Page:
During his trip to Asia last November, U.S. President Barack Obama sat down to a working lunch with South Korean President Lee Myung-bak in Seoul. In the space of little more than a generation, South Korea has developed one of the world's best-educated work forces and fastest-growing economies -- and President Obama was curious about the South Korean miracle. "What is the biggest education challenge you have?" he asked Lee. Without hesitating, Lee replied, "The biggest challenge I have is that my parents are too demanding."
That anecdote usually makes Americans chuckle -- and wince. It highlights how U.S. students are falling behind their peers in advanced nations in the global race for economic competitiveness. Most South Korean parents, even the poorest, insist that their children learn English starting in elementary school. As a result, South Korea has had to bring in thousands of foreign-language teachers. I wish the United States shared South Korea's challenge. Americans have good reason to be concerned: young adults in eight other nations, including South Korea, are more likely to have college degrees than those in the United States.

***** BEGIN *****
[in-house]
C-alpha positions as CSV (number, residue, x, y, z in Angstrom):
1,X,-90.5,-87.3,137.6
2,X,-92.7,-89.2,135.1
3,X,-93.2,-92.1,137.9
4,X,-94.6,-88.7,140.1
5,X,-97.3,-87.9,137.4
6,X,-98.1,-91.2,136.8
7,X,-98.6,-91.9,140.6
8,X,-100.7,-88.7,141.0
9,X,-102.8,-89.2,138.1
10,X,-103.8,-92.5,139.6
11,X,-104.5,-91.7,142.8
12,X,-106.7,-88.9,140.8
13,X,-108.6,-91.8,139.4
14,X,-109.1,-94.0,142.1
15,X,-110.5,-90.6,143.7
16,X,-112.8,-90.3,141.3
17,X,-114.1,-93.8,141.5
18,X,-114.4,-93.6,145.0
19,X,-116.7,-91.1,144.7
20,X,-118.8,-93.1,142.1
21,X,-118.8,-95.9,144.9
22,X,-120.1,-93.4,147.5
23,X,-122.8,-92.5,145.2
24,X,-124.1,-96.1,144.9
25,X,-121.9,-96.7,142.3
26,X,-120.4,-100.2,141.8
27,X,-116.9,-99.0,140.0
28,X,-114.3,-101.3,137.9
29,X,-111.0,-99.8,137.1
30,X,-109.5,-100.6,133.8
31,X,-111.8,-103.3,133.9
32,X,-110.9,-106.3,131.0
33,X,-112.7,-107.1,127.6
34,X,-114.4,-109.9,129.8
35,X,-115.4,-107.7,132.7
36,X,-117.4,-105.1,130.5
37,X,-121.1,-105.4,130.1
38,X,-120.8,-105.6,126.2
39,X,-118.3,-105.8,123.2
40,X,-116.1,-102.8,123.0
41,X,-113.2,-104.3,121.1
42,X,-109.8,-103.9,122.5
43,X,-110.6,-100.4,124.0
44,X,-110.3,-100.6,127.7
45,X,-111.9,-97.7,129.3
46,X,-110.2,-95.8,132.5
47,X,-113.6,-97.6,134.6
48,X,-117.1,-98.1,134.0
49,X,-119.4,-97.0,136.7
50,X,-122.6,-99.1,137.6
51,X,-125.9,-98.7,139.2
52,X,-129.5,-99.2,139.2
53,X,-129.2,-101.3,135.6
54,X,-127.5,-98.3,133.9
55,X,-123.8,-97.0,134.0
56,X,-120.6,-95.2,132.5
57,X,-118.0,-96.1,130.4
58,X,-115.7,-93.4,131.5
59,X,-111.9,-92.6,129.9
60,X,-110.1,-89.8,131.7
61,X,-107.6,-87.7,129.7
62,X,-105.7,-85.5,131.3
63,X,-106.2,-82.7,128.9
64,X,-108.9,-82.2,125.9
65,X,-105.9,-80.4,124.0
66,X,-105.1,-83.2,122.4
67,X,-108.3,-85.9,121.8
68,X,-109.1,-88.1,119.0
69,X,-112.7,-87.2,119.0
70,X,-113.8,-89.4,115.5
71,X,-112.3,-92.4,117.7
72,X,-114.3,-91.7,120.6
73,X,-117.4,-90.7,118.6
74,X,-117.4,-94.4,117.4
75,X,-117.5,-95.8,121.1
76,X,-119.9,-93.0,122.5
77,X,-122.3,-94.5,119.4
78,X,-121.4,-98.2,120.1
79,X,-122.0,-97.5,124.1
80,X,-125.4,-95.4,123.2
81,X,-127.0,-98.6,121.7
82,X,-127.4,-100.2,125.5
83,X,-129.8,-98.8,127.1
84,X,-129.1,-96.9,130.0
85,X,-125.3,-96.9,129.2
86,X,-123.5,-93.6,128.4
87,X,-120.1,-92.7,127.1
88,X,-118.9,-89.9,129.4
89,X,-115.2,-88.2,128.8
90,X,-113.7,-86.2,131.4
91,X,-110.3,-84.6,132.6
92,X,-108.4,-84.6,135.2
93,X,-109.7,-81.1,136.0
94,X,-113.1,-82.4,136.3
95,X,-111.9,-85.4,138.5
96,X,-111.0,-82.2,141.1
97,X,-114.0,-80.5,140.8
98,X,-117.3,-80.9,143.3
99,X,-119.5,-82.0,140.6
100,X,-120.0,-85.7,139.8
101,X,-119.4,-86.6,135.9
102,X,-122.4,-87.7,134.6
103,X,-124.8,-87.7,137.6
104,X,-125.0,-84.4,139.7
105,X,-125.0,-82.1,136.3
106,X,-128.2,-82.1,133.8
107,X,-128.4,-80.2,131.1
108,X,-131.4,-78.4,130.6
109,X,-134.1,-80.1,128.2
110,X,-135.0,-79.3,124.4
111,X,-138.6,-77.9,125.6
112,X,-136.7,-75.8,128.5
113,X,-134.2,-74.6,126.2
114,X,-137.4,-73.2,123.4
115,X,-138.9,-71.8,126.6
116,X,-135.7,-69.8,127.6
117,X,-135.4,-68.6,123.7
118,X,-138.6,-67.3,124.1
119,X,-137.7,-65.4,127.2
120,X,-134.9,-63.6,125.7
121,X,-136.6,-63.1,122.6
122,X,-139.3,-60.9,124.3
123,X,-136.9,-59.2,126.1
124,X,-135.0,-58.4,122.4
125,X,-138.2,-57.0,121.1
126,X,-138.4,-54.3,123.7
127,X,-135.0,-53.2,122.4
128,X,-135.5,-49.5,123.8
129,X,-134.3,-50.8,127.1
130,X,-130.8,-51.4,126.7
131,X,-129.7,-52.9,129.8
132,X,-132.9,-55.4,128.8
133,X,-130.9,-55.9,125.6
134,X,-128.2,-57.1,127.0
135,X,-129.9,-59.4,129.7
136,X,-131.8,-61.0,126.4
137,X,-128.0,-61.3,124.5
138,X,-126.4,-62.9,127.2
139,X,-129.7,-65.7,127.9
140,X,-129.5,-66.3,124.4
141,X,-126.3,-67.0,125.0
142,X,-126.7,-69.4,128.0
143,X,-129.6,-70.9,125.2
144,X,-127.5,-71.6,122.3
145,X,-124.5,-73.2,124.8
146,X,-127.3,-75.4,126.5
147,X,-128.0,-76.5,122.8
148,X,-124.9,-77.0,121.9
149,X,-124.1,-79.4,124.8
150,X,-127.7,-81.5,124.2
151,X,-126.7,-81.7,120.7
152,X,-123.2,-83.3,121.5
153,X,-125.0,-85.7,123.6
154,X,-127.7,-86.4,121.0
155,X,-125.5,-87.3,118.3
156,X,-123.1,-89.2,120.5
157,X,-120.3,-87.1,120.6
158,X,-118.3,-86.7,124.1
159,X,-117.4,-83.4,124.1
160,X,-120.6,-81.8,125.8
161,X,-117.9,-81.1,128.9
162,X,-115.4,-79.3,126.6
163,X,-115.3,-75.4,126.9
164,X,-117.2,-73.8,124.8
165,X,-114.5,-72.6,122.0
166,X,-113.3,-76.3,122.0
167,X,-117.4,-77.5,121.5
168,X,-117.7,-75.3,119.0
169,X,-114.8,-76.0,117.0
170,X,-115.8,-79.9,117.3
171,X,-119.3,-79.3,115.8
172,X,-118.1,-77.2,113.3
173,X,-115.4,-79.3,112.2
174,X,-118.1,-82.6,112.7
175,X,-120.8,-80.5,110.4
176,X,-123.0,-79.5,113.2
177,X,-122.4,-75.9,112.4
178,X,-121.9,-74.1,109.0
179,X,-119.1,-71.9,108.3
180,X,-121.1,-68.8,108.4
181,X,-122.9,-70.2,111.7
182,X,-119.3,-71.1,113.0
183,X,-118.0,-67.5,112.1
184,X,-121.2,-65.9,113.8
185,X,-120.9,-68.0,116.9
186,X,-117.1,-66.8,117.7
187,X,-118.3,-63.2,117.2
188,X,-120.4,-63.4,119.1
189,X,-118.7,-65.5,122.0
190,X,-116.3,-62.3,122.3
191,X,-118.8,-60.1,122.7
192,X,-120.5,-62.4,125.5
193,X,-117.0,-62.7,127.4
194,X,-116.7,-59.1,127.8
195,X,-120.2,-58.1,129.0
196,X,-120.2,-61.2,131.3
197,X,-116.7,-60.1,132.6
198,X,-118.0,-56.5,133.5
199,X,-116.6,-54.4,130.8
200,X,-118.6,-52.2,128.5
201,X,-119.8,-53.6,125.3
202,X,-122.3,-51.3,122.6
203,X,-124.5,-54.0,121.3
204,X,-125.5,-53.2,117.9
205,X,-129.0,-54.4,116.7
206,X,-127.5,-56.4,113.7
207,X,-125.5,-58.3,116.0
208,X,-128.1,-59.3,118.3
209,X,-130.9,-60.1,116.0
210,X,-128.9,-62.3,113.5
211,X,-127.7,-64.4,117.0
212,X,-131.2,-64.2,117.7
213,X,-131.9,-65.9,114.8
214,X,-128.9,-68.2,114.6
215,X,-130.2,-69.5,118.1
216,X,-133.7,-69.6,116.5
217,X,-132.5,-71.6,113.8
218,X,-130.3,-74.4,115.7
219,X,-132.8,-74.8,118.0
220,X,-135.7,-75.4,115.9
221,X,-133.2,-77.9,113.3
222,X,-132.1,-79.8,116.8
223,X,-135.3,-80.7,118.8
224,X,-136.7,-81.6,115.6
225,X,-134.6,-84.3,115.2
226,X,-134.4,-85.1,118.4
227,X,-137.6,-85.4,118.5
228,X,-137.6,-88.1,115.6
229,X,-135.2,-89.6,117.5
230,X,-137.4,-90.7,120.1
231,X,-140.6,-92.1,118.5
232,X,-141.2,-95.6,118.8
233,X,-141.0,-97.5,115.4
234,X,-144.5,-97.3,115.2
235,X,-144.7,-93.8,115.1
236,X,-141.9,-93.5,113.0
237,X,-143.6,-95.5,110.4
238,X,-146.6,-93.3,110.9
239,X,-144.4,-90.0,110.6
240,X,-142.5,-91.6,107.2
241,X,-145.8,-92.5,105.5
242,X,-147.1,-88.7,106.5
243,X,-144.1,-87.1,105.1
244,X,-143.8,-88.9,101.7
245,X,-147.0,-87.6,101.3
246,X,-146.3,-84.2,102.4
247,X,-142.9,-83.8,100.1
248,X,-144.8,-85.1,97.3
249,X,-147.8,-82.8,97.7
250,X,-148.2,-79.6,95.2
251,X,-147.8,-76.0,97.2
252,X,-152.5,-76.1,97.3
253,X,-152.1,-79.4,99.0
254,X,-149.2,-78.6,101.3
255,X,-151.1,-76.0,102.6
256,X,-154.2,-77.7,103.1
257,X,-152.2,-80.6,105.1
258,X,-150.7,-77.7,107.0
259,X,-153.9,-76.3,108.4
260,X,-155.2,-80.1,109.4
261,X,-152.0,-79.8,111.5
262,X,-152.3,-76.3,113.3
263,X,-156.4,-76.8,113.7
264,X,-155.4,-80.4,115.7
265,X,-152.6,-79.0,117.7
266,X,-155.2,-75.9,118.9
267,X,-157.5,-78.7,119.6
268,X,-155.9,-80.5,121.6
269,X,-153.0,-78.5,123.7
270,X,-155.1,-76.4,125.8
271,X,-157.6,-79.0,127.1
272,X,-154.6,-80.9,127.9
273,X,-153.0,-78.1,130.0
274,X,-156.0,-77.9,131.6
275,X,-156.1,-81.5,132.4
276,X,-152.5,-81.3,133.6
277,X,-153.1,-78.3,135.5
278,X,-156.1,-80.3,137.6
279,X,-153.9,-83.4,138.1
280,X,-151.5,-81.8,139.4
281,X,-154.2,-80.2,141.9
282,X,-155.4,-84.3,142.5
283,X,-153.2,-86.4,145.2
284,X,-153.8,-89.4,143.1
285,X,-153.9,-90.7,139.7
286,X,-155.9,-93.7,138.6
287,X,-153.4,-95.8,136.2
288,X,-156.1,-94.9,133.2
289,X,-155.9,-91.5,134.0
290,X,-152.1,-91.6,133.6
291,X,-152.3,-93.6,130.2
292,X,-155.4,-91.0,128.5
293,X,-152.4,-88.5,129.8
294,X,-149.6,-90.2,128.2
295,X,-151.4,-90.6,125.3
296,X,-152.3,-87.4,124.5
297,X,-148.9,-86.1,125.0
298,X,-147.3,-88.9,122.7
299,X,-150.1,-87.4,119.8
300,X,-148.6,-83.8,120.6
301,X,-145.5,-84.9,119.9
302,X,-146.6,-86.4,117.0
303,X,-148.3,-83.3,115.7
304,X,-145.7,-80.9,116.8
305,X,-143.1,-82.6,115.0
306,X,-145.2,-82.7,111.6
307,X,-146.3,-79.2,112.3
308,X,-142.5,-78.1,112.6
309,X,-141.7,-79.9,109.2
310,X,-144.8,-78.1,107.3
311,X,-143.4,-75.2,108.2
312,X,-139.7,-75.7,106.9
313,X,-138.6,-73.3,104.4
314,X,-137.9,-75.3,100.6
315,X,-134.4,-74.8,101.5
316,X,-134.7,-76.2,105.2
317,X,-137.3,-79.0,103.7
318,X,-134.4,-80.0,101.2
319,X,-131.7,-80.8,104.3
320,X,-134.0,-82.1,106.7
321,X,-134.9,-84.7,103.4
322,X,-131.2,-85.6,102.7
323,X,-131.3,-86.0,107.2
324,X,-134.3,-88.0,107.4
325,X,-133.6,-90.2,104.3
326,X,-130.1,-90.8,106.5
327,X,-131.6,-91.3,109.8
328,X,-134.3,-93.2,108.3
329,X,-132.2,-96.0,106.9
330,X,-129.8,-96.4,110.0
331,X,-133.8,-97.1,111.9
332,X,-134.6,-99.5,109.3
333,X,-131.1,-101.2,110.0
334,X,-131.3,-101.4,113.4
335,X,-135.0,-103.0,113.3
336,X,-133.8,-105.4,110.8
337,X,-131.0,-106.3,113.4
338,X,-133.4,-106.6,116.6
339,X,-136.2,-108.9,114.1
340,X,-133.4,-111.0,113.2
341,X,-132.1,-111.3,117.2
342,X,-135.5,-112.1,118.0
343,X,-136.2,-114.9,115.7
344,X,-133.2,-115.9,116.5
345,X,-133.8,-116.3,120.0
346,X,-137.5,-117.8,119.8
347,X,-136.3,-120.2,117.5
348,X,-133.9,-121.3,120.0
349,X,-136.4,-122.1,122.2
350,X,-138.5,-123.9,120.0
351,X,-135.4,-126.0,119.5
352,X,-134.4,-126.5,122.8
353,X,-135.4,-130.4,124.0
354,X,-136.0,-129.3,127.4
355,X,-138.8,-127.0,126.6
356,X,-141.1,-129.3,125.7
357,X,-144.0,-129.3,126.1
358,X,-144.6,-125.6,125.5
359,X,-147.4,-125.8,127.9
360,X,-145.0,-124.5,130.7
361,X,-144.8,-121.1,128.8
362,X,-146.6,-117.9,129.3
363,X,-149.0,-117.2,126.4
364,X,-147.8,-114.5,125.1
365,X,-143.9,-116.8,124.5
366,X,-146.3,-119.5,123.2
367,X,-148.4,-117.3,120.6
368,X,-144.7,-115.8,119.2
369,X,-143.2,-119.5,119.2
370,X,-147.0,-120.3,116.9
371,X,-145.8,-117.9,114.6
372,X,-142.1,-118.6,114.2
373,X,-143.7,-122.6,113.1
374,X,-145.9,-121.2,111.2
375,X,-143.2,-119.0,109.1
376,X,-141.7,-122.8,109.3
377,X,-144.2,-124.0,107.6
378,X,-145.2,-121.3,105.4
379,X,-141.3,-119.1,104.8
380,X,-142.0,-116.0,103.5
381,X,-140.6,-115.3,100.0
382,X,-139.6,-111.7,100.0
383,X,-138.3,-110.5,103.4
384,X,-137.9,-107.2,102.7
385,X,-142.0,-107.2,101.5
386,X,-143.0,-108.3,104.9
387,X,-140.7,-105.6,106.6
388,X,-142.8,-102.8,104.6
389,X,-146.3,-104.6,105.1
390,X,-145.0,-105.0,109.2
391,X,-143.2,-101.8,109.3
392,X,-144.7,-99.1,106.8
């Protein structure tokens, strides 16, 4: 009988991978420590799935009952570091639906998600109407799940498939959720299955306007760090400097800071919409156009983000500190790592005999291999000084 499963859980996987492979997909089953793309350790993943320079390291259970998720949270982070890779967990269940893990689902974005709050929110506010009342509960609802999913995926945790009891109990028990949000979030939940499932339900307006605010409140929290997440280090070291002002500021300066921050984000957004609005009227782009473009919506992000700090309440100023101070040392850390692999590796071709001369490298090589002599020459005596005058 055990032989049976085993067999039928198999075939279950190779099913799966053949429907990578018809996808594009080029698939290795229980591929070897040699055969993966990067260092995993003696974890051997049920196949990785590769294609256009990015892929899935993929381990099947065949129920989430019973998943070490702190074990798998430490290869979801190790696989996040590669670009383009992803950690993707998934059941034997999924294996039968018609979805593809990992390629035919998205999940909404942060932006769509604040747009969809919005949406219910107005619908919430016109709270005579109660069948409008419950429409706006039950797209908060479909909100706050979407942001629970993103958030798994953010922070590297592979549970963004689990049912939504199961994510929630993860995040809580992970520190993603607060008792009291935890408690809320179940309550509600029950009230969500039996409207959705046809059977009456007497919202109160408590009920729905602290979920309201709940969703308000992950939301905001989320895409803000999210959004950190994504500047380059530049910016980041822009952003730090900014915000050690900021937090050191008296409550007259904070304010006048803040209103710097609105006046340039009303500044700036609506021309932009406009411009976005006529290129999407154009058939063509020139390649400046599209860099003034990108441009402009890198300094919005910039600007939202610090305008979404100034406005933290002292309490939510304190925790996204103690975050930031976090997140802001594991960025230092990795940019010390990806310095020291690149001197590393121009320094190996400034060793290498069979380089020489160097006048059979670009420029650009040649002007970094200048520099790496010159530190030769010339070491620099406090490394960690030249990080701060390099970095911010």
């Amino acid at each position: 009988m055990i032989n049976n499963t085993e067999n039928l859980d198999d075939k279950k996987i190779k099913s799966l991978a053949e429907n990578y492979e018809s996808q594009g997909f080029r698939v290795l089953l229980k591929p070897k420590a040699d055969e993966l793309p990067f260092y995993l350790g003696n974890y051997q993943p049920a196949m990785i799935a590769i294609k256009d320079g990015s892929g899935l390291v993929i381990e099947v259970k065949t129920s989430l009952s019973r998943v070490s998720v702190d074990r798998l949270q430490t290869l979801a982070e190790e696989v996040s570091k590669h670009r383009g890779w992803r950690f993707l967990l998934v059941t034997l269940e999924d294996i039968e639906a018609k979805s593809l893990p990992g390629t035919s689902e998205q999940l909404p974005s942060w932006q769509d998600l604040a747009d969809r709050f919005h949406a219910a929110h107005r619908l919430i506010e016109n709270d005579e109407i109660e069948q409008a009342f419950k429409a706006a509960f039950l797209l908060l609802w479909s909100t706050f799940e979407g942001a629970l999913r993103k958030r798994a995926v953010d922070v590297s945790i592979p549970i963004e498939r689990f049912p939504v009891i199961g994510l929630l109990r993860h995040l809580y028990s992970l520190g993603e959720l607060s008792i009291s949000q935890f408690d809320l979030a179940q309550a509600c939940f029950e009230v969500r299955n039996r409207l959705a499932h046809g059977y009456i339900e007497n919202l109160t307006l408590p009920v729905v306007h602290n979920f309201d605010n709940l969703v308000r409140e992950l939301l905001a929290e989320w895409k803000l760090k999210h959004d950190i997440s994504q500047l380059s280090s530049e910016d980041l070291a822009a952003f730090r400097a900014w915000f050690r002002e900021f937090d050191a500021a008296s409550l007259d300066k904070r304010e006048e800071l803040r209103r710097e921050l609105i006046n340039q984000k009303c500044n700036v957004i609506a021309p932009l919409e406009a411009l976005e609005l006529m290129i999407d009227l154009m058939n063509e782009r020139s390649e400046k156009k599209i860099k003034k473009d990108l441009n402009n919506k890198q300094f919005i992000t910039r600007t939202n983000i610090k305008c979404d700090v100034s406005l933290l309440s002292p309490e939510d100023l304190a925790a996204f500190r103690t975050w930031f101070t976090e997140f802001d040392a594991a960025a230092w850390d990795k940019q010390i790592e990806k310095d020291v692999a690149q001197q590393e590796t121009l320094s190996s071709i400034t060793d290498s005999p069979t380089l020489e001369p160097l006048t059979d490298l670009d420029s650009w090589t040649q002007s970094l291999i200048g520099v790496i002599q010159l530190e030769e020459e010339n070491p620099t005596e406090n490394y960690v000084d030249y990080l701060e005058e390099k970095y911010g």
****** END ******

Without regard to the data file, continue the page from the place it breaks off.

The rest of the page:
Yet the relationship between education and international competitiveness is a subject rife with myth and misunderstanding. There is a paradox at the heart of the United States' efforts to bolster international competitiveness: to succeed in today's knowledge economy, the United States will have to become both more economically competitive and more collaborative. For too long, policymakers, lawmakers, and voters have treated competitiveness as a
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